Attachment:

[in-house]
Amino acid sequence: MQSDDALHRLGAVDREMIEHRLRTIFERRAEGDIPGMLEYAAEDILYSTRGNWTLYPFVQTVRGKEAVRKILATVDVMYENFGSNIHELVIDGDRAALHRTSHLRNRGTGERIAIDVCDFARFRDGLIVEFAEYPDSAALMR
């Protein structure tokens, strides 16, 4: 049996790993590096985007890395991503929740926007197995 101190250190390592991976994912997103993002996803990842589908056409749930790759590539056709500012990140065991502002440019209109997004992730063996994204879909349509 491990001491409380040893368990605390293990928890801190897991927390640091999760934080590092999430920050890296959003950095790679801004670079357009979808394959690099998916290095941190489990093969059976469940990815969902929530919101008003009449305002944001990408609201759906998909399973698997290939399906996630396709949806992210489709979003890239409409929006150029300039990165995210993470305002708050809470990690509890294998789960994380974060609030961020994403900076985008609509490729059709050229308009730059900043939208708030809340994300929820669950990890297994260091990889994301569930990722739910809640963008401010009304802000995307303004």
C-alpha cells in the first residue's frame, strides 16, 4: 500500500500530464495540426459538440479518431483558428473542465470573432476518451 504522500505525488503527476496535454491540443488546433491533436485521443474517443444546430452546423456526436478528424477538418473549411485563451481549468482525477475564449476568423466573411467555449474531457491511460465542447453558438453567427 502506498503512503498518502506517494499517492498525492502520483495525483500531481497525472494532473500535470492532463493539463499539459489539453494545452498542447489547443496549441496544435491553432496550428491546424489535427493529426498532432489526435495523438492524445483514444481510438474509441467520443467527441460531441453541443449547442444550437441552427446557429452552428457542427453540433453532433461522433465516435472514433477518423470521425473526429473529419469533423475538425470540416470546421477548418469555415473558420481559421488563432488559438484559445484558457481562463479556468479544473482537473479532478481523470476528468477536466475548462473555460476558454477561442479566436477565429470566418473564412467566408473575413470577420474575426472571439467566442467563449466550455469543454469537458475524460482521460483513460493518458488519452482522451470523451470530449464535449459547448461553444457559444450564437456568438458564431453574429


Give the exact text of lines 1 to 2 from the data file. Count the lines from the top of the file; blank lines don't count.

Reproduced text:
[in-house]
Amino acid sequence: MQSDDALHRLGAVDREMIEHRLRTIFERRAEGDIPGMLEYAAEDILYSTRGNWTLYPFVQTVRGKEAVRKILATVDVMYENFGSNIHELVIDGDRAALHRTSHLRNRGTGERIAIDVCDFARFRDGLIVEFAEYPDSAALMR